Estimates for the number of female nurses (US only) range from 3,000 to 10,000. That's one heck of a "ballpark." According to one source, official records document about 3,600 female army nurses. And, there were many times more male nurses than female. Only a handful of the latter ever made it to the field hospitals close to the front lines until well after the battle was over, most worked at the general hospitals to which the sick and wounded were sent after treatment in the field. At the big hospitals around Washington, too, most nurses were male, and assigned there as part of their military duty.

Agree, heck of a ball park and bet it's higher. I'm back to defining nurses? Georgianna Wade McClellen buried her sister, handed that famous baby ( Louis ) to her mother and headed for the Gettysburg hospitals. She wasn't trained as a nurse, Georgianna was a milliner, but became a nurse that day along with most civilians. I'll back up ' most ', too. After Letterman packed up she remained a nurse for the rest of the war. Family ended up pretty much hounded out of Gettysburg, publicity over ' The Jenny Wade Story ' was just too much but she stayed with nursing after becoming one on the spot.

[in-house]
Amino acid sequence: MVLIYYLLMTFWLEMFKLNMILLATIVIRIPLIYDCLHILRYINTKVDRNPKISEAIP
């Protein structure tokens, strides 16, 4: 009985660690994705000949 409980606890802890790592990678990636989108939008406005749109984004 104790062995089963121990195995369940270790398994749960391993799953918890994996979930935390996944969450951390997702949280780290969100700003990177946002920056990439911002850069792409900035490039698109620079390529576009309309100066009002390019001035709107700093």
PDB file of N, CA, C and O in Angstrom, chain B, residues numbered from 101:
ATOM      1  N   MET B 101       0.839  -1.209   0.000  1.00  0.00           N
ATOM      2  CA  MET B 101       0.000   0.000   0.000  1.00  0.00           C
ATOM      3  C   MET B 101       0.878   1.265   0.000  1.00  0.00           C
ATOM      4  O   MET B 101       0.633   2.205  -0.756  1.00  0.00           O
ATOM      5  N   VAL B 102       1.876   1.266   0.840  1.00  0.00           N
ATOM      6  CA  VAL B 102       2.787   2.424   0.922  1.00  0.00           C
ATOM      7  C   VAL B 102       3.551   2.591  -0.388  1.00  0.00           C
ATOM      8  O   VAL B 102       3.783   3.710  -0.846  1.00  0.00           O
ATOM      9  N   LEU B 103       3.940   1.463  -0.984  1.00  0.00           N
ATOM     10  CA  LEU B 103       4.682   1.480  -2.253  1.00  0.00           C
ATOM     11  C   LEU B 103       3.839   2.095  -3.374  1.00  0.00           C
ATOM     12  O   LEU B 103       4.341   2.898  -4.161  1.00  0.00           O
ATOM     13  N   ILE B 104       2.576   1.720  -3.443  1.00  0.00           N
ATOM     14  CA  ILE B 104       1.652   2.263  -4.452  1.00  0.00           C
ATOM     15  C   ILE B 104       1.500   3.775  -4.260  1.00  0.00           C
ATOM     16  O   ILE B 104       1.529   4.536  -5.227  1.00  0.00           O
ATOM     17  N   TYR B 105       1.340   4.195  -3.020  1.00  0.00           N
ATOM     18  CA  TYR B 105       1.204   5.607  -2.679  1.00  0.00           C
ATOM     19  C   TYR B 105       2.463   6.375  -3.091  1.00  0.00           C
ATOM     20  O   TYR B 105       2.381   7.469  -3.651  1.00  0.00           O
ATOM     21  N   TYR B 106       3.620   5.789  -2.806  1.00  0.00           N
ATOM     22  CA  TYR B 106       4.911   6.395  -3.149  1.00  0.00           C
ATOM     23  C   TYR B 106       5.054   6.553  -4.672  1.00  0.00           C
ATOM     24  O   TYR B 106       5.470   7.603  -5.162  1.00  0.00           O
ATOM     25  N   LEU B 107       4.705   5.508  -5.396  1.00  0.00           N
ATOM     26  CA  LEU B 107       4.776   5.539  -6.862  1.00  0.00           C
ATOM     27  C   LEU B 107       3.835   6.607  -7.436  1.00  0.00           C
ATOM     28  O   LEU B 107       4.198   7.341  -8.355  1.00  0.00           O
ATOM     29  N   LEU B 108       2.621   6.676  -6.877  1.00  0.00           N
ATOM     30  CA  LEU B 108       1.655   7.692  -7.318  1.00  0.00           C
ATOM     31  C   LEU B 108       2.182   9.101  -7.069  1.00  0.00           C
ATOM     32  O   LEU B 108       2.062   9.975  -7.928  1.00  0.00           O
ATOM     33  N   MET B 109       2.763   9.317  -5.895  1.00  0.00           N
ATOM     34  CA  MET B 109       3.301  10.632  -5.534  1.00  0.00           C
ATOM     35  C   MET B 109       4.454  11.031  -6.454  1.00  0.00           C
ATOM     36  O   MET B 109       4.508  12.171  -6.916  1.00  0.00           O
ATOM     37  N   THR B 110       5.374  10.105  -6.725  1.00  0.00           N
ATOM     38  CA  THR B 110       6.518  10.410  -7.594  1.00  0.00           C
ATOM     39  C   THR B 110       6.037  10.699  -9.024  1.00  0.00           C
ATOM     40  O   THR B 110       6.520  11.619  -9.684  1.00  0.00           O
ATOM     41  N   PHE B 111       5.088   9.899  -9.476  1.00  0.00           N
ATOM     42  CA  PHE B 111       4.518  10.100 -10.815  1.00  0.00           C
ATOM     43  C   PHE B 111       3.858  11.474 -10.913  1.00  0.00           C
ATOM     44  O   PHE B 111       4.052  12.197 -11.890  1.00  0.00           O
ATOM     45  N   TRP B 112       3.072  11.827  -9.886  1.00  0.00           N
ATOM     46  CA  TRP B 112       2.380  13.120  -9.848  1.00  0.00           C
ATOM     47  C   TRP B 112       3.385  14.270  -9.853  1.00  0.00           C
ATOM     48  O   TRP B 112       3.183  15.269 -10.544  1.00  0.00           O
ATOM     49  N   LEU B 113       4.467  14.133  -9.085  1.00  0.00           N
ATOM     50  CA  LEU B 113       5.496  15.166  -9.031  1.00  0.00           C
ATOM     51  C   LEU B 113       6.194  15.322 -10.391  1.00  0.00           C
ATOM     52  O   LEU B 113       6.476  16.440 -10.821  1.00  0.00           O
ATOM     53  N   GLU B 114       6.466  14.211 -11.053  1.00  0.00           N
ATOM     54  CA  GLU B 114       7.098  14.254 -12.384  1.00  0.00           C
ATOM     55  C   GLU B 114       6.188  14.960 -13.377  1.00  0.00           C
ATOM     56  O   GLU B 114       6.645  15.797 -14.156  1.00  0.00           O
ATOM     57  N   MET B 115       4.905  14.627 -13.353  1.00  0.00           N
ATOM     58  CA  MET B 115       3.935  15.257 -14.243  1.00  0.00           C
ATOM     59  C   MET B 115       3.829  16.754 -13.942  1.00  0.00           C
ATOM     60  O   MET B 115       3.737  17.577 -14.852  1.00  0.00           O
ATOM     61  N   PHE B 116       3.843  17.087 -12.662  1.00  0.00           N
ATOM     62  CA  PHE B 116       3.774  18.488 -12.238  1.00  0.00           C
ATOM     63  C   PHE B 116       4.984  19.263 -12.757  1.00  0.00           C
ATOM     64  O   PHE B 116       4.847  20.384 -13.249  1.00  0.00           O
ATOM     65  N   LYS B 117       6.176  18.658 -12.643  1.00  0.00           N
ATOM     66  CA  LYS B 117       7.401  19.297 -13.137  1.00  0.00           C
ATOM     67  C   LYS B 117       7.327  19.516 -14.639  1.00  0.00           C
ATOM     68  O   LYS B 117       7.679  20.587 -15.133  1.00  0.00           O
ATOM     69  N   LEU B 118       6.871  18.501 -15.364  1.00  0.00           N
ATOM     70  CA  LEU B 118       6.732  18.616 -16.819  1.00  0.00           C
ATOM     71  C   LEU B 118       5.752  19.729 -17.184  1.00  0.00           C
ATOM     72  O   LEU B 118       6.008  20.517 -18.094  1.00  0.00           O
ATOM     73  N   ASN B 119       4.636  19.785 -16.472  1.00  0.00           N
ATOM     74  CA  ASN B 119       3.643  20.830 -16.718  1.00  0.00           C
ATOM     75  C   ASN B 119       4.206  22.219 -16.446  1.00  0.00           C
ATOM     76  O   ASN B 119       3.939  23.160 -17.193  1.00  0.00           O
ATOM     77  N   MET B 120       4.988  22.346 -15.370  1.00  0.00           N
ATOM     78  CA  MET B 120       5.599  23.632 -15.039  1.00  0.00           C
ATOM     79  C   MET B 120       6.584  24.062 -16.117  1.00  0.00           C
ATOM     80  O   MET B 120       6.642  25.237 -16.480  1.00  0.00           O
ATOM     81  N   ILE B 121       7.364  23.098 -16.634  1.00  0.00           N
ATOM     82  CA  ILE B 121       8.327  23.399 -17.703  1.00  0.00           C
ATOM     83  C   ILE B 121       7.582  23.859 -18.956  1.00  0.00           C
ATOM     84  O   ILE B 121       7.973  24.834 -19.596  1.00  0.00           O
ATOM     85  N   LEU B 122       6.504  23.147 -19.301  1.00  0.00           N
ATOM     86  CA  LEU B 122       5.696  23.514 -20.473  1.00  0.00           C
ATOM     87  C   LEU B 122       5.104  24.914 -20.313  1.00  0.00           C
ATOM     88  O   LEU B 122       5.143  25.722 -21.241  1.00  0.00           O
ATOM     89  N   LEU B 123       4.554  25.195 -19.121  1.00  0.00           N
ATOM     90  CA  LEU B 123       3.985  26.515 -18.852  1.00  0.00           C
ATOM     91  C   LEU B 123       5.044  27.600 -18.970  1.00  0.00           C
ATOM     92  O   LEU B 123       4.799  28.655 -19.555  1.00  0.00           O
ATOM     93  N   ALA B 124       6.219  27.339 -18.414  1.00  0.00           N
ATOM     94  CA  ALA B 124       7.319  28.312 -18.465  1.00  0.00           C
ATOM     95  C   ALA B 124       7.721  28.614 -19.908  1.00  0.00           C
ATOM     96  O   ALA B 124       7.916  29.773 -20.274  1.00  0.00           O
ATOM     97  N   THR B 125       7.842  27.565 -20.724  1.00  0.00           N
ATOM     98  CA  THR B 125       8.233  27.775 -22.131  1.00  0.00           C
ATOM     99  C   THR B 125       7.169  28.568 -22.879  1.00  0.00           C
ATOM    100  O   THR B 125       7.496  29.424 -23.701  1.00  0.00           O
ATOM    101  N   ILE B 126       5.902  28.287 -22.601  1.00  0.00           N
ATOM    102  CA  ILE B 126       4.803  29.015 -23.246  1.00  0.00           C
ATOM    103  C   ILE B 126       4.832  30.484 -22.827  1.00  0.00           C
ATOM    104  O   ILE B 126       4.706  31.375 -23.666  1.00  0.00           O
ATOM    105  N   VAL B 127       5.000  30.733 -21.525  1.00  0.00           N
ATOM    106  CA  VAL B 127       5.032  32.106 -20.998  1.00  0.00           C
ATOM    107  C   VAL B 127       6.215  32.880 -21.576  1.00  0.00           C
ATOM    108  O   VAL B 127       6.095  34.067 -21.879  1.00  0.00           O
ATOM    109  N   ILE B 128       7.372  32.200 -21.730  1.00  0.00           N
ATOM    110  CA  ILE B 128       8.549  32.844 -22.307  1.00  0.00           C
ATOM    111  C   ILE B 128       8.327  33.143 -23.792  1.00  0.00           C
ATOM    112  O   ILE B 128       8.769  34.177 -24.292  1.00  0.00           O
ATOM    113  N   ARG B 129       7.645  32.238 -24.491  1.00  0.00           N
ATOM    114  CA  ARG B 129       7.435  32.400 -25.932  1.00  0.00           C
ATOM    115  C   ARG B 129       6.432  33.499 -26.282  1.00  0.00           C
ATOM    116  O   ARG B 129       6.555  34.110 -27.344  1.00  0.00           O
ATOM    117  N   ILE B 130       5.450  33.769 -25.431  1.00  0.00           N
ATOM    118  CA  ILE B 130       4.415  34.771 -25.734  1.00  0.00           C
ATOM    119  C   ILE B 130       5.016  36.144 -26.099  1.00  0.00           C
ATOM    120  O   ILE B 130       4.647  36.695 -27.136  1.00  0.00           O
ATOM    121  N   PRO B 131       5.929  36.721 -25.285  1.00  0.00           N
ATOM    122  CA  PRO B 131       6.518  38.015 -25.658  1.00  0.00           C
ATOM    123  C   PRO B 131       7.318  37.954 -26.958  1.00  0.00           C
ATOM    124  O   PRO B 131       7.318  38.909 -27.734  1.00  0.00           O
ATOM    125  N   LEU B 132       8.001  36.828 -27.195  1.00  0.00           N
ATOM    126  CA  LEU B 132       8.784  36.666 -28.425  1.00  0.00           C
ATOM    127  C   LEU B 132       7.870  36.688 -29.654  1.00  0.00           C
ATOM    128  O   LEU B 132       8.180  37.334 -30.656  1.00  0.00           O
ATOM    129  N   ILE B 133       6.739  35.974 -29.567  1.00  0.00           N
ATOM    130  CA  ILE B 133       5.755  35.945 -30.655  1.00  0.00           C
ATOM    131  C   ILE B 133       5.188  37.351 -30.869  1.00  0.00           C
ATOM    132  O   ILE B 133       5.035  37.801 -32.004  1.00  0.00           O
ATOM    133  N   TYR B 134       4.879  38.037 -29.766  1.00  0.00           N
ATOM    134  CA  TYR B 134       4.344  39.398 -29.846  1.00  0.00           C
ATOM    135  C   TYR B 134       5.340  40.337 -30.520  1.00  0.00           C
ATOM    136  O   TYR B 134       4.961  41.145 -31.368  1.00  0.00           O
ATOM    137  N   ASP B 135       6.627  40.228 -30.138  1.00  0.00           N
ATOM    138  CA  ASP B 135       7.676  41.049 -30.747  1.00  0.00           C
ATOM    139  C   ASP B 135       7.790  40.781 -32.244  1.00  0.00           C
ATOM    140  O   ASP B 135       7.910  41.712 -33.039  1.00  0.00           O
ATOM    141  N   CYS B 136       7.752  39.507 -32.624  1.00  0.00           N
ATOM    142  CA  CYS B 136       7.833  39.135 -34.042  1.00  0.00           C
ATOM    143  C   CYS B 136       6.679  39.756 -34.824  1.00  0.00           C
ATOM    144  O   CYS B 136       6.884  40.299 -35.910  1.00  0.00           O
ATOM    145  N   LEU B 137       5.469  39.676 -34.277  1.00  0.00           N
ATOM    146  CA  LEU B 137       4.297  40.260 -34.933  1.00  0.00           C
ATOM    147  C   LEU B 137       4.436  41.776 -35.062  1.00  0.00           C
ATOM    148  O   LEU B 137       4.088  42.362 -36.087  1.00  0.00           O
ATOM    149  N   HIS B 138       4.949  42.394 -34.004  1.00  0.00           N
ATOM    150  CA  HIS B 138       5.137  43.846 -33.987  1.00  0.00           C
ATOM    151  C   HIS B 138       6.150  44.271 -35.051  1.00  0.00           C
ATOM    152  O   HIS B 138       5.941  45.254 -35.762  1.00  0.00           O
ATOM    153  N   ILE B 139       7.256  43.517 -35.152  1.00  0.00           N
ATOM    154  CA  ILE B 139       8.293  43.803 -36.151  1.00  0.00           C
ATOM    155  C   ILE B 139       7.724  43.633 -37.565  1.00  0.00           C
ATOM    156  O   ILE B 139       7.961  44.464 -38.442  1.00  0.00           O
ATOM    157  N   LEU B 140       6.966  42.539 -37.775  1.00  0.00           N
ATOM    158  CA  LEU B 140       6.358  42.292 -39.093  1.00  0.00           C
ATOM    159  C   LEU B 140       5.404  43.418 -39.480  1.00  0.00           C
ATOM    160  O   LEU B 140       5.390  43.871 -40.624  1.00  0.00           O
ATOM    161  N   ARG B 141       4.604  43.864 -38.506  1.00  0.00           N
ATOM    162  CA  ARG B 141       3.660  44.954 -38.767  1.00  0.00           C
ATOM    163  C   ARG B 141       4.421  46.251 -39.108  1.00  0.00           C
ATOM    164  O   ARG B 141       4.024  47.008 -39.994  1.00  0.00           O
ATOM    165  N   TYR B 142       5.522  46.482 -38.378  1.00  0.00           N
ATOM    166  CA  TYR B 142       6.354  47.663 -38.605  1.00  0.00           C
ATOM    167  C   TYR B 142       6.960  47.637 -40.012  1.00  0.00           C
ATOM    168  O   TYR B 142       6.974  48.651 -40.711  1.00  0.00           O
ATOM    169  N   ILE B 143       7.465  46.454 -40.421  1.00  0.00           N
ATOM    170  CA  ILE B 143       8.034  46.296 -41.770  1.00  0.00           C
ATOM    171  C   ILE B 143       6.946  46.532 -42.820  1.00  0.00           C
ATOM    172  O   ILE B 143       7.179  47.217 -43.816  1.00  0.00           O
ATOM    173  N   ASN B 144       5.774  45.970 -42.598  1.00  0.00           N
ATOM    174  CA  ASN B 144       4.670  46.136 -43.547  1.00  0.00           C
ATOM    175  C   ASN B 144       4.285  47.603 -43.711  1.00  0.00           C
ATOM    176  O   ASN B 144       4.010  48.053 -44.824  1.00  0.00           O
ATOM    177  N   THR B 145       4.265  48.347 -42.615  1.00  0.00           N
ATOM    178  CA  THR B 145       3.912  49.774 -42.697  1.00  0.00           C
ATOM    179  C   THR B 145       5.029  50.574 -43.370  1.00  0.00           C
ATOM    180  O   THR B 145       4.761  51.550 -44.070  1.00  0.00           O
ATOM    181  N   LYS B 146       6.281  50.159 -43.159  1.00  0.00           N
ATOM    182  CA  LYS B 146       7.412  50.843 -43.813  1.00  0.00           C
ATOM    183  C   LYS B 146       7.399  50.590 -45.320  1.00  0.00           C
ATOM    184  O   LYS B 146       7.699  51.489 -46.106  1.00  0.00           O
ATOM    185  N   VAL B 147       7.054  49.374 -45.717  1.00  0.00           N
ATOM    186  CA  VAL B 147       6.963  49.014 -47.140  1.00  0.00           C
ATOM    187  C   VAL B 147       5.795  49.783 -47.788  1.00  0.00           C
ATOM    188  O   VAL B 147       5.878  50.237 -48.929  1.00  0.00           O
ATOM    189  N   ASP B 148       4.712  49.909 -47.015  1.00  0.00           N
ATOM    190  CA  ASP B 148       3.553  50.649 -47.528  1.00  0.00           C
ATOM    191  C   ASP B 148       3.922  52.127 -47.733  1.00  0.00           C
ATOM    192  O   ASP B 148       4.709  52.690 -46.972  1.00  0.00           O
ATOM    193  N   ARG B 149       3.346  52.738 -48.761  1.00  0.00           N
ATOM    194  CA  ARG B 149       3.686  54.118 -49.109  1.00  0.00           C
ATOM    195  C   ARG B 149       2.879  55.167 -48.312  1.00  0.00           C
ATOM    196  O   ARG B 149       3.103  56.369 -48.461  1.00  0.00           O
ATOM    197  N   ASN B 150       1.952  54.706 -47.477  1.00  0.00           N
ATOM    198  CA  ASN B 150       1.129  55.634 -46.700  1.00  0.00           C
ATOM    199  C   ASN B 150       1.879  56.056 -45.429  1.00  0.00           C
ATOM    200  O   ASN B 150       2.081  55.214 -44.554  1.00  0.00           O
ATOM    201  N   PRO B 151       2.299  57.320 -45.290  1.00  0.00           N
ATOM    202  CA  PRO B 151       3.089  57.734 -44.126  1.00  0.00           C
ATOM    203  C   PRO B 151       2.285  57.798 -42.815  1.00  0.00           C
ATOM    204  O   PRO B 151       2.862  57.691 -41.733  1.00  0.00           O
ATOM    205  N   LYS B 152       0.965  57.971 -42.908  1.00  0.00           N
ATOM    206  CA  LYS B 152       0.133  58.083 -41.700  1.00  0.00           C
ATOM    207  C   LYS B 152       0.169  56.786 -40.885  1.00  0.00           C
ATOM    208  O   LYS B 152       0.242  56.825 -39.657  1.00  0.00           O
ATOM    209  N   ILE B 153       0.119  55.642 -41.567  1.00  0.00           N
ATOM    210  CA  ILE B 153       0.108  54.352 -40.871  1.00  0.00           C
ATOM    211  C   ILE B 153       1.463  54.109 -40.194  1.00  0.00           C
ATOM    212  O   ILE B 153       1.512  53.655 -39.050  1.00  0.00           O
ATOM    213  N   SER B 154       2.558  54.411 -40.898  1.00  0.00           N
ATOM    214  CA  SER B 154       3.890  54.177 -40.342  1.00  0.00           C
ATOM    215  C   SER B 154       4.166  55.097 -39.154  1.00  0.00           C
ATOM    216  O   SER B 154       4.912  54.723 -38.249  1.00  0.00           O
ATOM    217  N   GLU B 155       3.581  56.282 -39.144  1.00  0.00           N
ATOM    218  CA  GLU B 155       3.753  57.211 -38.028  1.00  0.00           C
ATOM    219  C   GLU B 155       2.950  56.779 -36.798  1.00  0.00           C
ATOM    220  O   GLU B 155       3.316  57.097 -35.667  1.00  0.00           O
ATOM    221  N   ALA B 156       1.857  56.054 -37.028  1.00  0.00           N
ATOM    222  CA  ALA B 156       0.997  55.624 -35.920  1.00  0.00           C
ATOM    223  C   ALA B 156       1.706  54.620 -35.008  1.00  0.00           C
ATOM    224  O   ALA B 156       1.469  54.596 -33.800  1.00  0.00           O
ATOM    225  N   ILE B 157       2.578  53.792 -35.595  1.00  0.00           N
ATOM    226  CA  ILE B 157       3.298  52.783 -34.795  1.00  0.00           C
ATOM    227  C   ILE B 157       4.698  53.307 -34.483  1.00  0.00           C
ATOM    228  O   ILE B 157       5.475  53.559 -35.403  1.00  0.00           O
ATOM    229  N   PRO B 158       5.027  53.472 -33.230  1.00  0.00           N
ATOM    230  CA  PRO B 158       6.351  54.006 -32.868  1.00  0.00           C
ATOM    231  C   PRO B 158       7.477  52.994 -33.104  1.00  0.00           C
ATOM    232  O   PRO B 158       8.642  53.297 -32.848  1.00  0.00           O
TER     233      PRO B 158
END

That's the thing- Army nurses are at least easier to track, when it's possible to find anything. Yes, most had training. Some of the battles were such a shambles, anyone who showed up became a nurse, the real thing. I forget which child ( maybe Liberty? ) was told not to cry, just hold that man's shattered arm so her mother could stop the bleeding. My grgrgrandmother's ' public house ' poof- became a hospital post Bull Run, when Union wounded trickled into Washington, then flooded. I know she had no nurse training but nursed - they finally designated the place a hospital, assigned a few nurses but she and I guess the domestic workers were on their own for quite awhile.

This isn't meant as snark, at all. One of the memoirs out of the south speaks of one wealthy woman headng for those hospitals- she did work there herself. She also took quite a few enslaved of her household who did the same work, names we'll never know, whether these nurses were men or women we'll never know either because she doesn't say.
 

Ole Miss